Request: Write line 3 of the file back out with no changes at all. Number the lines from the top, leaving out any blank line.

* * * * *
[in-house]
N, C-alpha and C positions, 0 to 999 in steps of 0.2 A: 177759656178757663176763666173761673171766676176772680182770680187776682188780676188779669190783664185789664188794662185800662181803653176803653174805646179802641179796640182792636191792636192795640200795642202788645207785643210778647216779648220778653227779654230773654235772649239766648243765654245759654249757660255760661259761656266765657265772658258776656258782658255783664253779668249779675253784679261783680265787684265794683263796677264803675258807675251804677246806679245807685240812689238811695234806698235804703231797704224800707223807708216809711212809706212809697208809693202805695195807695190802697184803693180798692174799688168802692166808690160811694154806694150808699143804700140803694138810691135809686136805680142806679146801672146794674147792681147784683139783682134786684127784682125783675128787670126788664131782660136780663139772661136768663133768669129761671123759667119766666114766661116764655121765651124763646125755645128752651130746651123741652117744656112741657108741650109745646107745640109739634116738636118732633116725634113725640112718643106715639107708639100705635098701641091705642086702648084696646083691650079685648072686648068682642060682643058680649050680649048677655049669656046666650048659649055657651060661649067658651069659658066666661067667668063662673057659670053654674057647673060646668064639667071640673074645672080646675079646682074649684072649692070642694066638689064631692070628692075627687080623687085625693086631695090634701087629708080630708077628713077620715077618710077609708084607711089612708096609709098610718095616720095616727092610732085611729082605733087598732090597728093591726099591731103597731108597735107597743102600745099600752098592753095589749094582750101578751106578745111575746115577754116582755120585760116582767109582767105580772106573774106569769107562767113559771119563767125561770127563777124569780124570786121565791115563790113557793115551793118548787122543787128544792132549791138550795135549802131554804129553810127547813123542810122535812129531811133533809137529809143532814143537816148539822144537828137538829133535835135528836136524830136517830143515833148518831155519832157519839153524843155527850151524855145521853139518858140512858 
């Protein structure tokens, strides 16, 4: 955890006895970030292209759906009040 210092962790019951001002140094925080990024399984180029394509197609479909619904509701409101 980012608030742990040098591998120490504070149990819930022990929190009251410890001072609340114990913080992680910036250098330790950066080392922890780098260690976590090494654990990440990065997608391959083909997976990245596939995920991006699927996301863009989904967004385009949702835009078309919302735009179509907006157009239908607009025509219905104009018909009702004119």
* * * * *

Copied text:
């Protein structure tokens, strides 16, 4: 955890006895970030292209759906009040 210092962790019951001002140094925080990024399984180029394509197609479909619904509701409101 980012608030742990040098591998120490504070149990819930022990929190009251410890001072609340114990913080992680910036250098330790950066080392922890780098260690976590090494654990990440990065997608391959083909997976990245596939995920991006699927996301863009989904967004385009949702835009078309919302735009179509907006157009239908607009025509219905104009018909009702004119």